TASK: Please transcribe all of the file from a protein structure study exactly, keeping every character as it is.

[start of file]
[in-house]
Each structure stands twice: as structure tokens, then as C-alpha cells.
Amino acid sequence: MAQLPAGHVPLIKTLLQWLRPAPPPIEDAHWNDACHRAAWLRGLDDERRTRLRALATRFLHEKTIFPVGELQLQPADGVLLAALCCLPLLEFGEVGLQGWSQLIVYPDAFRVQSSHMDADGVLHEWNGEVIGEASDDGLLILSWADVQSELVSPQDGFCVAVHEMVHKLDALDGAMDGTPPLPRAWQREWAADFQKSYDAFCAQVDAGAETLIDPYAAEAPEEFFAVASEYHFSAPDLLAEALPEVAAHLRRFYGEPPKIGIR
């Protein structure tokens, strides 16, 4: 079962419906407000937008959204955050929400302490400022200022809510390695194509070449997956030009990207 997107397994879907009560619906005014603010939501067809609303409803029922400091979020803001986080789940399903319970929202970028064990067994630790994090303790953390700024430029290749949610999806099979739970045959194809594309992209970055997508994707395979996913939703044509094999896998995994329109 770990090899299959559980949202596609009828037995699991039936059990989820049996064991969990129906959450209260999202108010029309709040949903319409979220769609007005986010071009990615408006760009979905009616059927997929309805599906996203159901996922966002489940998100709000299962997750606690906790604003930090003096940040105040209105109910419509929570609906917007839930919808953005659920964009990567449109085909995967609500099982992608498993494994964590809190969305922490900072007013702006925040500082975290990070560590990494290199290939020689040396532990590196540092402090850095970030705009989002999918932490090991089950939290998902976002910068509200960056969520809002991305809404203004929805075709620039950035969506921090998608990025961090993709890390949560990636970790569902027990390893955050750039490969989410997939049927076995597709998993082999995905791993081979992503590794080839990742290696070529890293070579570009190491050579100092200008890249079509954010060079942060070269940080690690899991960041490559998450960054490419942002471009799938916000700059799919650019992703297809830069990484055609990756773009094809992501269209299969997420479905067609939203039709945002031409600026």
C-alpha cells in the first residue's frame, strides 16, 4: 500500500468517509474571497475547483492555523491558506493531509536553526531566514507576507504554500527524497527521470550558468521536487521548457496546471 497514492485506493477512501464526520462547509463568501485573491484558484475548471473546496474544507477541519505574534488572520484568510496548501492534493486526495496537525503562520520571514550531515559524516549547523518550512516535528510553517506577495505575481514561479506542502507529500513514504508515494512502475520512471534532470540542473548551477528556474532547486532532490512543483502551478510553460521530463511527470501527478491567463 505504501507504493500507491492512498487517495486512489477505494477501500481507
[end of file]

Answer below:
[in-house]
Each structure stands twice: as structure tokens, then as C-alpha cells.
Amino acid sequence: MAQLPAGHVPLIKTLLQWLRPAPPPIEDAHWNDACHRAAWLRGLDDERRTRLRALATRFLHEKTIFPVGELQLQPADGVLLAALCCLPLLEFGEVGLQGWSQLIVYPDAFRVQSSHMDADGVLHEWNGEVIGEASDDGLLILSWADVQSELVSPQDGFCVAVHEMVHKLDALDGAMDGTPPLPRAWQREWAADFQKSYDAFCAQVDAGAETLIDPYAAEAPEEFFAVASEYHFSAPDLLAEALPEVAAHLRRFYGEPPKIGIR
């Protein structure tokens, strides 16, 4: 079962419906407000937008959204955050929400302490400022200022809510390695194509070449997956030009990207 997107397994879907009560619906005014603010939501067809609303409803029922400091979020803001986080789940399903319970929202970028064990067994630790994090303790953390700024430029290749949610999806099979739970045959194809594309992209970055997508994707395979996913939703044509094999896998995994329109 770990090899299959559980949202596609009828037995699991039936059990989820049996064991969990129906959450209260999202108010029309709040949903319409979220769609007005986010071009990615408006760009979905009616059927997929309805599906996203159901996922966002489940998100709000299962997750606690906790604003930090003096940040105040209105109910419509929570609906917007839930919808953005659920964009990567449109085909995967609500099982992608498993494994964590809190969305922490900072007013702006925040500082975290990070560590990494290199290939020689040396532990590196540092402090850095970030705009989002999918932490090991089950939290998902976002910068509200960056969520809002991305809404203004929805075709620039950035969506921090998608990025961090993709890390949560990636970790569902027990390893955050750039490969989410997939049927076995597709998993082999995905791993081979992503590794080839990742290696070529890293070579570009190491050579100092200008890249079509954010060079942060070269940080690690899991960041490559998450960054490419942002471009799938916000700059799919650019992703297809830069990484055609990756773009094809992501269209299969997420479905067609939203039709945002031409600026």
C-alpha cells in the first residue's frame, strides 16, 4: 500500500468517509474571497475547483492555523491558506493531509536553526531566514507576507504554500527524497527521470550558468521536487521548457496546471 497514492485506493477512501464526520462547509463568501485573491484558484475548471473546496474544507477541519505574534488572520484568510496548501492534493486526495496537525503562520520571514550531515559524516549547523518550512516535528510553517506577495505575481514561479506542502507529500513514504508515494512502475520512471534532470540542473548551477528556474532547486532532490512543483502551478510553460521530463511527470501527478491567463 505504501507504493500507491492512498487517495486512489477505494477501500481507